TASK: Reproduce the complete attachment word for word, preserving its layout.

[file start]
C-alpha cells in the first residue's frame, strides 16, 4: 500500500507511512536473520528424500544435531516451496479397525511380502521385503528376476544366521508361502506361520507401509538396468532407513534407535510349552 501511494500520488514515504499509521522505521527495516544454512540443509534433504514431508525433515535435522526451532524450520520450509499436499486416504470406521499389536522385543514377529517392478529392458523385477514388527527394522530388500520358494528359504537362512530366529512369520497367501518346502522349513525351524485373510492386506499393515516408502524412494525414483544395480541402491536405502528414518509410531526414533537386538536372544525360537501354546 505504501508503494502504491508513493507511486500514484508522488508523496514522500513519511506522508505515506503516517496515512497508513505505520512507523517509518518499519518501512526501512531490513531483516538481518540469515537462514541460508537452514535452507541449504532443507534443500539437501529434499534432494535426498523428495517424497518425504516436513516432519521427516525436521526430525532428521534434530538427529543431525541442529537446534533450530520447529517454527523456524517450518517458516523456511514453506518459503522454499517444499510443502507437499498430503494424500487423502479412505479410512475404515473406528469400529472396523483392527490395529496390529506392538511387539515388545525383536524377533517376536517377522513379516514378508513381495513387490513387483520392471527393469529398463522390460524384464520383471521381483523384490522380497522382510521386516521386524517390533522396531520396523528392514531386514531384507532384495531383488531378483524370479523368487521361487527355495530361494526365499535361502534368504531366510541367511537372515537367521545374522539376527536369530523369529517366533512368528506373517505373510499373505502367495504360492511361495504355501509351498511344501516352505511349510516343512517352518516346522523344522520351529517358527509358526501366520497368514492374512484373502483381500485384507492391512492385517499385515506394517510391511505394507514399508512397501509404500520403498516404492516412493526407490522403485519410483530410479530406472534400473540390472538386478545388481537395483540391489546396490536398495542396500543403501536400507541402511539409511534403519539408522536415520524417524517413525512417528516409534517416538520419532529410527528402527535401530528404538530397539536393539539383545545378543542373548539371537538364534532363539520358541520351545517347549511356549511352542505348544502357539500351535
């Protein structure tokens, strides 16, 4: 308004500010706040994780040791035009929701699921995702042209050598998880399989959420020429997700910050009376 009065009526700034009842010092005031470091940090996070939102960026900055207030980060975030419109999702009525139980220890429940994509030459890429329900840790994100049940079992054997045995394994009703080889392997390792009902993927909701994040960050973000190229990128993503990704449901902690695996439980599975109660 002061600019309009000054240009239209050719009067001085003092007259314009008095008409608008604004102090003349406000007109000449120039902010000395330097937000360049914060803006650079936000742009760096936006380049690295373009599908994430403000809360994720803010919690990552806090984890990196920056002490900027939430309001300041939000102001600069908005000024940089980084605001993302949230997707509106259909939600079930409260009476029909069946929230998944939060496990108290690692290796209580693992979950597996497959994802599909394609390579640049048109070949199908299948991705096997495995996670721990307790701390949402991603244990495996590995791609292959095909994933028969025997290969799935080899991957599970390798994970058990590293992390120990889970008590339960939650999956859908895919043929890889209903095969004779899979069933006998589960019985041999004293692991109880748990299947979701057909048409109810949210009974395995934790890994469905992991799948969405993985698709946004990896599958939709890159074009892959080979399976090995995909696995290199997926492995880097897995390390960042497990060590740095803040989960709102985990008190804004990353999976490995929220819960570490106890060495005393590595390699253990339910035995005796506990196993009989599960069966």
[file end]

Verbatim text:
C-alpha cells in the first residue's frame, strides 16, 4: 500500500507511512536473520528424500544435531516451496479397525511380502521385503528376476544366521508361502506361520507401509538396468532407513534407535510349552 501511494500520488514515504499509521522505521527495516544454512540443509534433504514431508525433515535435522526451532524450520520450509499436499486416504470406521499389536522385543514377529517392478529392458523385477514388527527394522530388500520358494528359504537362512530366529512369520497367501518346502522349513525351524485373510492386506499393515516408502524412494525414483544395480541402491536405502528414518509410531526414533537386538536372544525360537501354546 505504501508503494502504491508513493507511486500514484508522488508523496514522500513519511506522508505515506503516517496515512497508513505505520512507523517509518518499519518501512526501512531490513531483516538481518540469515537462514541460508537452514535452507541449504532443507534443500539437501529434499534432494535426498523428495517424497518425504516436513516432519521427516525436521526430525532428521534434530538427529543431525541442529537446534533450530520447529517454527523456524517450518517458516523456511514453506518459503522454499517444499510443502507437499498430503494424500487423502479412505479410512475404515473406528469400529472396523483392527490395529496390529506392538511387539515388545525383536524377533517376536517377522513379516514378508513381495513387490513387483520392471527393469529398463522390460524384464520383471521381483523384490522380497522382510521386516521386524517390533522396531520396523528392514531386514531384507532384495531383488531378483524370479523368487521361487527355495530361494526365499535361502534368504531366510541367511537372515537367521545374522539376527536369530523369529517366533512368528506373517505373510499373505502367495504360492511361495504355501509351498511344501516352505511349510516343512517352518516346522523344522520351529517358527509358526501366520497368514492374512484373502483381500485384507492391512492385517499385515506394517510391511505394507514399508512397501509404500520403498516404492516412493526407490522403485519410483530410479530406472534400473540390472538386478545388481537395483540391489546396490536398495542396500543403501536400507541402511539409511534403519539408522536415520524417524517413525512417528516409534517416538520419532529410527528402527535401530528404538530397539536393539539383545545378543542373548539371537538364534532363539520358541520351545517347549511356549511352542505348544502357539500351535
């Protein structure tokens, strides 16, 4: 308004500010706040994780040791035009929701699921995702042209050598998880399989959420020429997700910050009376 009065009526700034009842010092005031470091940090996070939102960026900055207030980060975030419109999702009525139980220890429940994509030459890429329900840790994100049940079992054997045995394994009703080889392997390792009902993927909701994040960050973000190229990128993503990704449901902690695996439980599975109660 002061600019309009000054240009239209050719009067001085003092007259314009008095008409608008604004102090003349406000007109000449120039902010000395330097937000360049914060803006650079936000742009760096936006380049690295373009599908994430403000809360994720803010919690990552806090984890990196920056002490900027939430309001300041939000102001600069908005000024940089980084605001993302949230997707509106259909939600079930409260009476029909069946929230998944939060496990108290690692290796209580693992979950597996497959994802599909394609390579640049048109070949199908299948991705096997495995996670721990307790701390949402991603244990495996590995791609292959095909994933028969025997290969799935080899991957599970390798994970058990590293992390120990889970008590339960939650999956859908895919043929890889209903095969004779899979069933006998589960019985041999004293692991109880748990299947979701057909048409109810949210009974395995934790890994469905992991799948969405993985698709946004990896599958939709890159074009892959080979399976090995995909696995290199997926492995880097897995390390960042497990060590740095803040989960709102985990008190804004990353999976490995929220819960570490106890060495005393590595390699253990339910035995005796506990196993009989599960069966």